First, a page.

The student movement emerged with the same unexpected spontaneity with which minors were forced to become live witnesses to the deaths of their peers. The same spontaneity that led hundreds of young people from neighboring schools to Capitol in Washington, D.C. in a matter of a few hours in response to the viral outcry raised by those in Parkland. That day, prominent faces from the high school relinquished their national anonymity in order to issue a challenge to the political establishment. In the midst of experiencing a profound emotional impact, young people such as Delaney Tarr, Emma González, and Alfonso Calderón, a Spanish student born in Alcobendas (Madrid), summarized their complaint with the statement: “We’ve had enough of thoughts and prayers. [We’re] demanding that you take action, [we’re] demanding that you make a change.”


The student movement has hardly taken its first steps. Nobody is willing to let that response which has already compromised institutions wither. Backed by more than $4 million in donations contributed by celebrities such as George Clooney and his wife Amal, as well as Oprah Winfrey and Steven Spielberg, the student leaders forge ahead in their purpose. They do so, not without showing undisguised wariness toward the ideological intoxication of the purity of their cause, like the allure of the money coming from liberal Hollywood. Just as they have been forced to fight off ultraconservative attacks, such as the one accusing David Hogg – another visible face of the movement – of being a paid actor who took part in other protests by the left.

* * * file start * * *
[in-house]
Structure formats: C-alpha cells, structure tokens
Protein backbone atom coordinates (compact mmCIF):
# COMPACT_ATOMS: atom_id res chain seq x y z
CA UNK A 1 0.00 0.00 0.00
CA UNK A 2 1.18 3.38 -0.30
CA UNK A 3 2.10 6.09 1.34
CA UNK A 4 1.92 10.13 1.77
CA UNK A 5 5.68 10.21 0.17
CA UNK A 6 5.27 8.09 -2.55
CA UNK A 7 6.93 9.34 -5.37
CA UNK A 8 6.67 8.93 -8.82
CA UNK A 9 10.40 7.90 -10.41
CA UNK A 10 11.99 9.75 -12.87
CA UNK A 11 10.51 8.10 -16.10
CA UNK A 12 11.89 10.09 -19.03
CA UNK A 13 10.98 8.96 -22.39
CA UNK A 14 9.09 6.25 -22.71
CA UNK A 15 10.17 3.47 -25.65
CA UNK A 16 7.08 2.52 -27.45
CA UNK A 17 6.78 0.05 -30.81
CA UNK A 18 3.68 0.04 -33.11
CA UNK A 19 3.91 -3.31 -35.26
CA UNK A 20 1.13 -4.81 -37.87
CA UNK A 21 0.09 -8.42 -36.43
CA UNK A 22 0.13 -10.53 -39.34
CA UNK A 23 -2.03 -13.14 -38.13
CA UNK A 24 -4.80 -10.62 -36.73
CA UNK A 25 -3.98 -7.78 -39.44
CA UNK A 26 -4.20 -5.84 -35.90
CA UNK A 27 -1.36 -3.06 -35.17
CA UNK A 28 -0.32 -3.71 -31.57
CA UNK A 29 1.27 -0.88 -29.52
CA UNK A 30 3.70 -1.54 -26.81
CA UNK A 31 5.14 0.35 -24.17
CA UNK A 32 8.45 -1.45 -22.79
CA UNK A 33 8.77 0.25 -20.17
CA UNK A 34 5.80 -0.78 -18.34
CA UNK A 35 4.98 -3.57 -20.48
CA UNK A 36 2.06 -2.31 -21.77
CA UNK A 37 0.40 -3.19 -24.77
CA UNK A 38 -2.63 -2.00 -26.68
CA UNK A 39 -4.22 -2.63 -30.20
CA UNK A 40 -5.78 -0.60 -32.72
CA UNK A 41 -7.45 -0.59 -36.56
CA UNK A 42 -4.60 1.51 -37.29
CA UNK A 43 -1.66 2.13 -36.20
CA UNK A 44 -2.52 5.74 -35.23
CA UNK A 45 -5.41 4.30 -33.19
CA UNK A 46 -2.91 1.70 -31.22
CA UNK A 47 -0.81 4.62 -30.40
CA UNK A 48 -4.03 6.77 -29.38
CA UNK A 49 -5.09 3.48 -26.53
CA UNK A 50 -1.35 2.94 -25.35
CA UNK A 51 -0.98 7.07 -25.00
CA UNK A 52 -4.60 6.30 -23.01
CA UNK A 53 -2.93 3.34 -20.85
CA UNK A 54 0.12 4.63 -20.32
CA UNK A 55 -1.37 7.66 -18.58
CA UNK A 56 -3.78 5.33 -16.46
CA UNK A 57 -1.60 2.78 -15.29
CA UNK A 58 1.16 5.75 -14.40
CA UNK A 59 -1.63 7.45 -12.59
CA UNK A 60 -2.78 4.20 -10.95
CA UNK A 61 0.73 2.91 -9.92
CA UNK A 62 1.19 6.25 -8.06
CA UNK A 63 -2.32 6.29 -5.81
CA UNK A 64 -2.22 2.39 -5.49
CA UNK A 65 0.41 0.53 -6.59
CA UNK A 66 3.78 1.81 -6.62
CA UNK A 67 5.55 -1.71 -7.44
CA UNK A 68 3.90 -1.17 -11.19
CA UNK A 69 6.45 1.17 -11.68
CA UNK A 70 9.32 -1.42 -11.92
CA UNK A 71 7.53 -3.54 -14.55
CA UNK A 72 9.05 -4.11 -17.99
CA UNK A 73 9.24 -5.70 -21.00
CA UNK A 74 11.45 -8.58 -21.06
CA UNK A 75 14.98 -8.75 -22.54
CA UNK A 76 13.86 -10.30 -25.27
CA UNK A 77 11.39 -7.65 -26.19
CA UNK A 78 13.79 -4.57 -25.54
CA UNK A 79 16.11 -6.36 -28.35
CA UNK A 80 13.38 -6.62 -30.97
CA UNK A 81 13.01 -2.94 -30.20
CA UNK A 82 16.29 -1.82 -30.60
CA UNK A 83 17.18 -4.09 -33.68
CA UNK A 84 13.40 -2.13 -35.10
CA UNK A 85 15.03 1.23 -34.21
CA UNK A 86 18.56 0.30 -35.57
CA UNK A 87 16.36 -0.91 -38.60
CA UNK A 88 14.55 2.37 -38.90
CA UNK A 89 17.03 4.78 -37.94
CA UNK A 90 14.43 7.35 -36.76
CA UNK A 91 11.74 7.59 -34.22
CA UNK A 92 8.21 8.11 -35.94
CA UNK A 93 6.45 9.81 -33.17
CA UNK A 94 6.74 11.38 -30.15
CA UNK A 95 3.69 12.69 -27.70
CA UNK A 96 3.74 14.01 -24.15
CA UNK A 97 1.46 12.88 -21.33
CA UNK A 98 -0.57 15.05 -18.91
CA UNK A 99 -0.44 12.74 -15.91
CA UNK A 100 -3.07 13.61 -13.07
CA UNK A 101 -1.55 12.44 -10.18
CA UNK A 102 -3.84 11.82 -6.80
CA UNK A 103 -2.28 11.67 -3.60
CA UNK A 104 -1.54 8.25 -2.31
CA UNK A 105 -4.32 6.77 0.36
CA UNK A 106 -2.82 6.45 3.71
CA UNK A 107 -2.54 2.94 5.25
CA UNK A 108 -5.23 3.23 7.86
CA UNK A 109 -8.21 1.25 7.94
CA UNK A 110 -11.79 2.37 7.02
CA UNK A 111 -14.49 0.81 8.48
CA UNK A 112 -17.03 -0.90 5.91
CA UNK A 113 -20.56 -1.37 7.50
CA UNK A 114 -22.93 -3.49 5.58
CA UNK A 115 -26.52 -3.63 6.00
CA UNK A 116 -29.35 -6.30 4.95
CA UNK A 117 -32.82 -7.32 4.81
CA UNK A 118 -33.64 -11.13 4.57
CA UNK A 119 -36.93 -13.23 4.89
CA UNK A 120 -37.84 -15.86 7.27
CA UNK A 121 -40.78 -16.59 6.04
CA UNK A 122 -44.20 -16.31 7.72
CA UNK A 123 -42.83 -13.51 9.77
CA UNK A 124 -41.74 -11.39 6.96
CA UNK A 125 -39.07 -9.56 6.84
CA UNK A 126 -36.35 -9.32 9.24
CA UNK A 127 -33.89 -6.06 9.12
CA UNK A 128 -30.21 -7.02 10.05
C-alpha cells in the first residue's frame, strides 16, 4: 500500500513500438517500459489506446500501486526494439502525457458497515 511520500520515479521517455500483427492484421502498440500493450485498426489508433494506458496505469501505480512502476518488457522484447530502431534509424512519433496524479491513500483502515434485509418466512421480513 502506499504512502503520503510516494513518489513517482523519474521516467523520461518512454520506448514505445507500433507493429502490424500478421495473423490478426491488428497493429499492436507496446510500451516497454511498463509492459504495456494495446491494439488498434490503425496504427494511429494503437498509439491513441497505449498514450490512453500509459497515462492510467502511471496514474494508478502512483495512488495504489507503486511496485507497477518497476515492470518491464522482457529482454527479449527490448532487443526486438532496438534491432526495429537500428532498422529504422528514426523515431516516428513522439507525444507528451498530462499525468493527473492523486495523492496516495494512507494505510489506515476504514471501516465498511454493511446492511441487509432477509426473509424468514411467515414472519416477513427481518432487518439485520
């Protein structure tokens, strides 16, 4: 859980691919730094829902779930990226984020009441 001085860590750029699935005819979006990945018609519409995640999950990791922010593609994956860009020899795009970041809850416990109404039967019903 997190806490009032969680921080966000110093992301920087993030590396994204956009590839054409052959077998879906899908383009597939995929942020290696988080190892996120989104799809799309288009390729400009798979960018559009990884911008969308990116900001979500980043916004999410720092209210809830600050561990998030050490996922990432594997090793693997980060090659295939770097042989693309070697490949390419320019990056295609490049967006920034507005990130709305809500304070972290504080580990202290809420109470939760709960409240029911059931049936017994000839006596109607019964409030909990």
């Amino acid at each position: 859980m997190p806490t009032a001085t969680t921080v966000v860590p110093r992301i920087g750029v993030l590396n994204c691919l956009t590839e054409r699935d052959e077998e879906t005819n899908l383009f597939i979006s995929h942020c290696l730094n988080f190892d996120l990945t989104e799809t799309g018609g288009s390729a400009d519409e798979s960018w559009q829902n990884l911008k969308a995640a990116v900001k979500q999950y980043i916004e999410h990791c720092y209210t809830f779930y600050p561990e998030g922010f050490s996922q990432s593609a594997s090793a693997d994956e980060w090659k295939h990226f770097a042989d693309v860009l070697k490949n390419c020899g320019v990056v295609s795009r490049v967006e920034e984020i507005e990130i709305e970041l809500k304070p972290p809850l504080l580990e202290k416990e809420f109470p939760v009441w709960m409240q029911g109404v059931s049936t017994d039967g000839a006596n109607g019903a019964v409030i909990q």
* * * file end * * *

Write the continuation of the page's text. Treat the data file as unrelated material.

Nothing will dissuade those who are committed to remaining vigilant in their fight. After actively pressuring Florida and Washington members of Congress, the Parkland students will go back to school tomorrow. The high school reopens its doors, but it will not cease in its struggle. March 14, one month after the tragic shooting, will be the epicenter of 17 minutes of silence, one per victim, observed by schools across the country. On March 24, thousands of young people are expected to respond to their call at the Washington Mall, where the Capitol may be witness to the greatest demonstration in favor of gun control of recent history. On April 20, coinciding with the 19th anniversary of another of the country’s great tragedies which took the lives of 12 students and one teacher at Columbine’s high school (in Colorado), the Parkland students will try to keep the flame alive, seeking to ensure that their classmates did not die in vain.

*Editor’s note: The Second Amendment provides: “A well regulated Militia, being necessary to the security of a free State, the right of the people to keep and bear Arms, shall not be infringed.”